How Positivity Trumps Pressure at Work
Many companies believe a high-pressure culture drives financial success. But a growing body of research demonstrates that not only are high-pressure environments harmful to productivity, but that a positive work environment will lead to dramatic benefits for employers, employees, and the bottom line. As an RD in a leadership role, (or aspiring) this is something you’ll definitely want to pay attention to. Creating a positive culture for your retail team could provide benefits you’ve never considered.
Here are some real life examples of a variety of hidden costs incurred at high-pressure workplaces:
- Health care expenditures at high-pressure companies are close to 50 percent greater than at other organizations.
- The American Psychological Association estimates that 550 million workdays are lost each year due to stress on the job.
- Research by Anna Nyberg from the Karolinska Institute showed a link between poor leadership and heart disease in employees. Bad bosses can literally be bad for the heart!
- Stressful environments over time will likely lead to disengagement. For example, research by Gallup found that disengaged workers had 37 percent higher absenteeism.
Wellbeing at work clearly comes from having a positive work culture. So how can you as a retail RD create this within your team?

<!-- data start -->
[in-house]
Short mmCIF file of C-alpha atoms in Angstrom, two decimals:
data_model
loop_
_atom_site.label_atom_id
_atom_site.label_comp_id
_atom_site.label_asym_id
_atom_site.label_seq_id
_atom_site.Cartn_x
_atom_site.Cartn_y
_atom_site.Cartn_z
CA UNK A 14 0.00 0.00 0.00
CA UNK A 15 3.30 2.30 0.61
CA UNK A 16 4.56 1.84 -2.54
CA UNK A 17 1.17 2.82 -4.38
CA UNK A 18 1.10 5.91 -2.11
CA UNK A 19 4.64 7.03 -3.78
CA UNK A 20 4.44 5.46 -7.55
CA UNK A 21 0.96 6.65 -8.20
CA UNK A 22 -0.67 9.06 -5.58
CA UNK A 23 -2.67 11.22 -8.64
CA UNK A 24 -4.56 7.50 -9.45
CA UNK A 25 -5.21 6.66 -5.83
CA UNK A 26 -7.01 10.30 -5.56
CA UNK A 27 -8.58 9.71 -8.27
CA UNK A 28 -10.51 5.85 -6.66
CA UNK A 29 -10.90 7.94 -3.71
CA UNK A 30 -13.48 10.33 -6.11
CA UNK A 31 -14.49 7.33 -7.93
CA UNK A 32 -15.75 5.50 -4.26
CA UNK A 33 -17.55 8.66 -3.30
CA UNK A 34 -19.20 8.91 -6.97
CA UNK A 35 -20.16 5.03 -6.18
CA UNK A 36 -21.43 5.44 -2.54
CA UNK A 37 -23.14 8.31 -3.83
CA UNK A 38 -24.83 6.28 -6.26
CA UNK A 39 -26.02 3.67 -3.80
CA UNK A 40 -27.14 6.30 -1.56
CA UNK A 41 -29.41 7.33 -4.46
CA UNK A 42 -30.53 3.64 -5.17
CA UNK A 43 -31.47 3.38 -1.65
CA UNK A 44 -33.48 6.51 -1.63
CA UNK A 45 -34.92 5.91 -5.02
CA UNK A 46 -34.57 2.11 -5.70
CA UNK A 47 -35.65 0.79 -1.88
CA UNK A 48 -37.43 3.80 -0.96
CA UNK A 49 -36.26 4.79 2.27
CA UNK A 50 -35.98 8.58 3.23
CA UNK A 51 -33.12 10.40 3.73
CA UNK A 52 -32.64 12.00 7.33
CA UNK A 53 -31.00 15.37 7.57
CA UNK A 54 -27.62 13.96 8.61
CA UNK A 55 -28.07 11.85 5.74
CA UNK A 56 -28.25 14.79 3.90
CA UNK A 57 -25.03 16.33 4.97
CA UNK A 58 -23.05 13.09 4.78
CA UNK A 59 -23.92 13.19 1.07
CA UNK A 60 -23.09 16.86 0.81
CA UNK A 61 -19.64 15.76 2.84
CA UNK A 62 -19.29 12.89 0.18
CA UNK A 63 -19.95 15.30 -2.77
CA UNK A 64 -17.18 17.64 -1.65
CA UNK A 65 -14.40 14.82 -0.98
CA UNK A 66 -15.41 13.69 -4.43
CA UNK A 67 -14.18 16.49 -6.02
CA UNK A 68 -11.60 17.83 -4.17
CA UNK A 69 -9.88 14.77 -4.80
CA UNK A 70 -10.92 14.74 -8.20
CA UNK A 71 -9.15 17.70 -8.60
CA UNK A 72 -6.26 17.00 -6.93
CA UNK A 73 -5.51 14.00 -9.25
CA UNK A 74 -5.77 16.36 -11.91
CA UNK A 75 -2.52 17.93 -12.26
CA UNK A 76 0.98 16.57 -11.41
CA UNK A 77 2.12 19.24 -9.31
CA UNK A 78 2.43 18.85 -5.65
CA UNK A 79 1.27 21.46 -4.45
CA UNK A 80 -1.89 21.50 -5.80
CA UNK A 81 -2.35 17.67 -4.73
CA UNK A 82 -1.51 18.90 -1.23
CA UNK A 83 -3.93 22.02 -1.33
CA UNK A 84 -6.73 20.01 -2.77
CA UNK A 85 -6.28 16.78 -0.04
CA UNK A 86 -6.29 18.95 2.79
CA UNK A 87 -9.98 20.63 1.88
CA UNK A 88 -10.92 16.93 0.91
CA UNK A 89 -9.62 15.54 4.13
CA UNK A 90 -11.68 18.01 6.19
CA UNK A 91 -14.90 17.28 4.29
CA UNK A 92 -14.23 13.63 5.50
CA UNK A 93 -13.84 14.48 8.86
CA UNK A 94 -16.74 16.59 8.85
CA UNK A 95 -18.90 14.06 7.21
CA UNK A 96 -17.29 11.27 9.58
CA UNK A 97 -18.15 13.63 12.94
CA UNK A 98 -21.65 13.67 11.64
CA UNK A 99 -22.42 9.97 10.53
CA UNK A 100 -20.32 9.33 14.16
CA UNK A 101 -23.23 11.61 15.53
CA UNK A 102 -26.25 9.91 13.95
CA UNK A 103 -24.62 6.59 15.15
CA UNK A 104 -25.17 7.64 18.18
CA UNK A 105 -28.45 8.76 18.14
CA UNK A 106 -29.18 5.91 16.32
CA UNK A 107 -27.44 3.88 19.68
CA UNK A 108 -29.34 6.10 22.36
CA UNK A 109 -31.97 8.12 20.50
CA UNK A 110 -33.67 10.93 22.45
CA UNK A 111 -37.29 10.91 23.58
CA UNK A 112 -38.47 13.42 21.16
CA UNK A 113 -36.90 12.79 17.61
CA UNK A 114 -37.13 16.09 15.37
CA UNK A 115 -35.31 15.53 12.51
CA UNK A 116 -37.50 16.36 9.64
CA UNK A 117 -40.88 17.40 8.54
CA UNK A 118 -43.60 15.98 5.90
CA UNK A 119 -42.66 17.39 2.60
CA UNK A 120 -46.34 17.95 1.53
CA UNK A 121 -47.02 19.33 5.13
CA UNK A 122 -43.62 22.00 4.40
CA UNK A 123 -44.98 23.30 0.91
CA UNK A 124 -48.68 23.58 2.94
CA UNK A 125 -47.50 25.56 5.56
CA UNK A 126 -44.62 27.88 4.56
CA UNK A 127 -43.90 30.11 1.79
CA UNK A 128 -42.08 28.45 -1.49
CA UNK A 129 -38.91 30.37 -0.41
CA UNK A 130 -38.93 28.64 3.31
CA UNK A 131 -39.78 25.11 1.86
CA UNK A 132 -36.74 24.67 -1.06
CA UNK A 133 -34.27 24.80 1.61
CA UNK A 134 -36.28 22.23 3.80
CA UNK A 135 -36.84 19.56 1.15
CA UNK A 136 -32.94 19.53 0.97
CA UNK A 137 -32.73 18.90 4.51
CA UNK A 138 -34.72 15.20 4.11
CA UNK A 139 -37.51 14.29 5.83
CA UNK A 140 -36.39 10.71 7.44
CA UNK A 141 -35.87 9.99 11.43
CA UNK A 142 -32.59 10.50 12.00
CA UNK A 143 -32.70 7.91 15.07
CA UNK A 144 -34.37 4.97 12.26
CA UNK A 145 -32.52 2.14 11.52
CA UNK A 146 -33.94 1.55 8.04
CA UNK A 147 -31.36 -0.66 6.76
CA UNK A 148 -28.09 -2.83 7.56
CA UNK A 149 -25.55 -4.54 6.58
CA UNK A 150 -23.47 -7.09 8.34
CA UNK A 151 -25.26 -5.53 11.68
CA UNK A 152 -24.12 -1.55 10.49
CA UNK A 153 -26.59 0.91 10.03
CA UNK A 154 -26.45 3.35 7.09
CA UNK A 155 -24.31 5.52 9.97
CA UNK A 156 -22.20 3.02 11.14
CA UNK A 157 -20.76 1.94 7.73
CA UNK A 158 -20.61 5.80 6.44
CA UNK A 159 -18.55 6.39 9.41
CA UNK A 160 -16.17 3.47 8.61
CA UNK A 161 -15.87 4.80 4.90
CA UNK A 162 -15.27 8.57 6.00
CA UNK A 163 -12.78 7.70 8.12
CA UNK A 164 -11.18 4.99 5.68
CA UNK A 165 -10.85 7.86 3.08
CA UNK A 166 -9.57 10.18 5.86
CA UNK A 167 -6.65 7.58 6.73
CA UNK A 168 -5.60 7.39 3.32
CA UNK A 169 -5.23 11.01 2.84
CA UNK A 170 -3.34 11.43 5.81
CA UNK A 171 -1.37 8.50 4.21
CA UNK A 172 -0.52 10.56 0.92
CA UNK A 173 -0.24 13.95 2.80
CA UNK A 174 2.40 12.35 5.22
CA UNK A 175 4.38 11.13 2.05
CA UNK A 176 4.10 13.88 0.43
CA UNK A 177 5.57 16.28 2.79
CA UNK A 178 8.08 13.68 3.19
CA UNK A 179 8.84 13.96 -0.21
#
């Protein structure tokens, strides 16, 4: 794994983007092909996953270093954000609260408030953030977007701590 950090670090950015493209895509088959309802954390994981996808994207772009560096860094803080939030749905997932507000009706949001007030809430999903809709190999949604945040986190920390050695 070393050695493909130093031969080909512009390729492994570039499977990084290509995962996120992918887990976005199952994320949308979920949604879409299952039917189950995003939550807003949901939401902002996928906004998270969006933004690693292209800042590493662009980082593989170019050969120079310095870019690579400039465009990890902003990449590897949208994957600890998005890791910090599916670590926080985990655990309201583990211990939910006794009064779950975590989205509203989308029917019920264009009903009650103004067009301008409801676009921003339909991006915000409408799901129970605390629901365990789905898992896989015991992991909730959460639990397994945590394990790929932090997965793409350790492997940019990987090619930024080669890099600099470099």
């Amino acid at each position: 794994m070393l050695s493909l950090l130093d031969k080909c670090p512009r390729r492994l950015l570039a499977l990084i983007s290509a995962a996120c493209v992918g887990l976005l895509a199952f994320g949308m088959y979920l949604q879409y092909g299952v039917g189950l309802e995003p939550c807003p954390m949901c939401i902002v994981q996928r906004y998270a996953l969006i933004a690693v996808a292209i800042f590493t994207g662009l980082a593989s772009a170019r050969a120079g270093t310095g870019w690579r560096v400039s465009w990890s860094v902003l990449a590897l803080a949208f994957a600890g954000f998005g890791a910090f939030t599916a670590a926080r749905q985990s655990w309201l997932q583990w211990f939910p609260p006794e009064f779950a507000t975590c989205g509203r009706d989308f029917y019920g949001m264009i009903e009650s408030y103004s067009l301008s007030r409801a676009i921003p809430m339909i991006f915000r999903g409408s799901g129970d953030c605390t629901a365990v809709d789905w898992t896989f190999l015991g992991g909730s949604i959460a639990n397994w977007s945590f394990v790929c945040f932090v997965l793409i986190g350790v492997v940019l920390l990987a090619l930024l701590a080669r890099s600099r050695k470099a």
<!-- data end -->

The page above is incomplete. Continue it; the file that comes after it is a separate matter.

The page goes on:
According to Emma Sepala the Science Director of Stanford University’s Center for Compassion and Altruism Research and Education, here are four things you can do to nurture positivity in your team.
1. Foster social connections. Studies confirm that positive social connections at work produce highly desirable results; i.e.: people get sick less often, learn faster, and perform better on the job.
2. Show empathy. As a boss, you have a huge impact on how your employees feel. Jane Dutton from the University of Michigan suggests that leaders who demonstrate compassion toward employees foster individual and collective resilience in challenging times. As an RD trained to council individuals, being empathetic most likely comes easy to you; use your innate skills to your advantage.
3. Go out of your way to help. Ever had a manager or mentor helped you when she didn’t have to? Chances are you have remained loyal to that person. This leads to greater trust and more productive employees.
4. Encourage an open dialogue. Trusting that your boss has your best interests at heart improves employee performance. Rather than creating a culture of fear, feeling safe in the workplace helps encourage the spirit of experimentation, which is critical for innovation and good work.
Check in with yourself, are you working to foster a positive environment within your team? No matter how big or small your team is, it’s clear that a positive culture will achieve significantly higher levels of effectiveness; from financial performance to customer satisfaction and employee engagement.